Churches that are stuck are, in OI terms, said to be in status quo (where energy levels of congregants are low but satisfaction is high, so there is no motivation to do anything differently). Stuck churches represent the greatest challenge to pastors. Churches that fit this description are at the greatest risk of organizational death. The candidate profile for a church in status quo might include a patient, gentle, shepherding, slow-paced change agent who can build trusting relationships with the people and gradually motivate and encourage them to increase their vision for the Kingdom so that they become more active and energized.

If the OI indicates the church is already in a transformational posture (a healthy outlook where congregants are simultaneously energized by their participation in the church and satisfied by it) the initial profile might describe a leader who is not a wholesale change agent, but an improvement agent. A transformational church does not need to change as much as it needs a well-paced, collaborative leader who can work with the existing team to build on the healthy foundation that was laid by another; someone who will build relationships and trust before moving forward to innovate, advance and replicate the good things that are already happening there.

These broad brushstrokes illustrate how four churches of a similar theology, size, demographic and worship style could have very different needs with regard to their leadership, strategy and/or development. One size does not fit all. Utilizing organizational intelligence tools provide the lens through which decision-makers gain the clarity needed to craft the right path forward and then to execute that plan with confidence.


Now Available- Don’t Lead Another Pastoral Transition Before Reading this Book!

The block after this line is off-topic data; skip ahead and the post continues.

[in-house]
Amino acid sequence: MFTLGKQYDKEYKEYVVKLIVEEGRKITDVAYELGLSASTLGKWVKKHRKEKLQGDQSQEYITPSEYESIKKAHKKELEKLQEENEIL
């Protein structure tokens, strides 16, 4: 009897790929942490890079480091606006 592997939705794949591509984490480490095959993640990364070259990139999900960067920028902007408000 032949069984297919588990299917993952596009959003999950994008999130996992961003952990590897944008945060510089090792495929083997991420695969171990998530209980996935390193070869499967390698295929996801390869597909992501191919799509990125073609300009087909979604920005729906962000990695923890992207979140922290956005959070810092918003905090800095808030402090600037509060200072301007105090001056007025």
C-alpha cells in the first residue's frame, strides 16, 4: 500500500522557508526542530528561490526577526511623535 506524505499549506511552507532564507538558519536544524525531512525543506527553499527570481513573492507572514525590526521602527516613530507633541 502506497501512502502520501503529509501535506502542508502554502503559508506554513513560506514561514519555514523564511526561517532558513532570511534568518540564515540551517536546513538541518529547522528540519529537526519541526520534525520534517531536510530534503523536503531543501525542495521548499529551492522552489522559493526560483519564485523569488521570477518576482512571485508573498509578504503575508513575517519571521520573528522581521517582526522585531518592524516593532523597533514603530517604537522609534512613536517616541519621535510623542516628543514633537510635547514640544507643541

This latest book from Holy Cow! Consulting studies the data from nearly a thousand churches and makes some startling discoveries regarding what happens to churches during a pastoral transition.  In a relatively brief number of pages, Russ Crabtree provides answers to questions like:

  • What happens to the morale of a typical church as it moves through a
    Order your copy here!

    pastoral transition?

  • Why do conflict levels in a typical church tend to intensify during a pastoral transition rather than improve?
  • Why does the trajectory of a church through a pastoral transition not track what we might expect with a grief reaction?
  • What are the typical losses in attendance and giving during a pastoral transition and what are the impacts of those upon the congregation?
  • Do interim pastors typically help congregations become more flexible as they prepare to welcome a new pastor or not?

The book ends by proposing an entirely new way of thinking about pastoral transitions and suggests a transformation in the way we train interim pastors.

Reviews of Transition Apparitions: 

The myth of the grieving congregation in transition has finally been challenged with sufficient evidence to allow for “site specific” plans to emerge.    – Reverend Rebecca L. McClain

This book beautifully articulates what astute consultants have noted for years. Fear of the unknown and its uncertainty is a basic human characteristic that is the source of poor decisions, then wandering in the desert, and finally feelings of resignation.                                                                 – Dr. Keli Rugenstein, PhD, Director of Clergy and Congregation Care

Intrigued by the proposition that interim ministry is “overdue for some rethinking,” Russ began poking around in the Holy Cow! database and then turned (as he always does) to careful, systematic analysis of the data.  He began rethinking his own thinking about pastoral transitions and came away absolutely convinced, as he said to me, “we need a new model.”  So he designed it.    – Dr. James Pence, PhD, Walkalong Consulting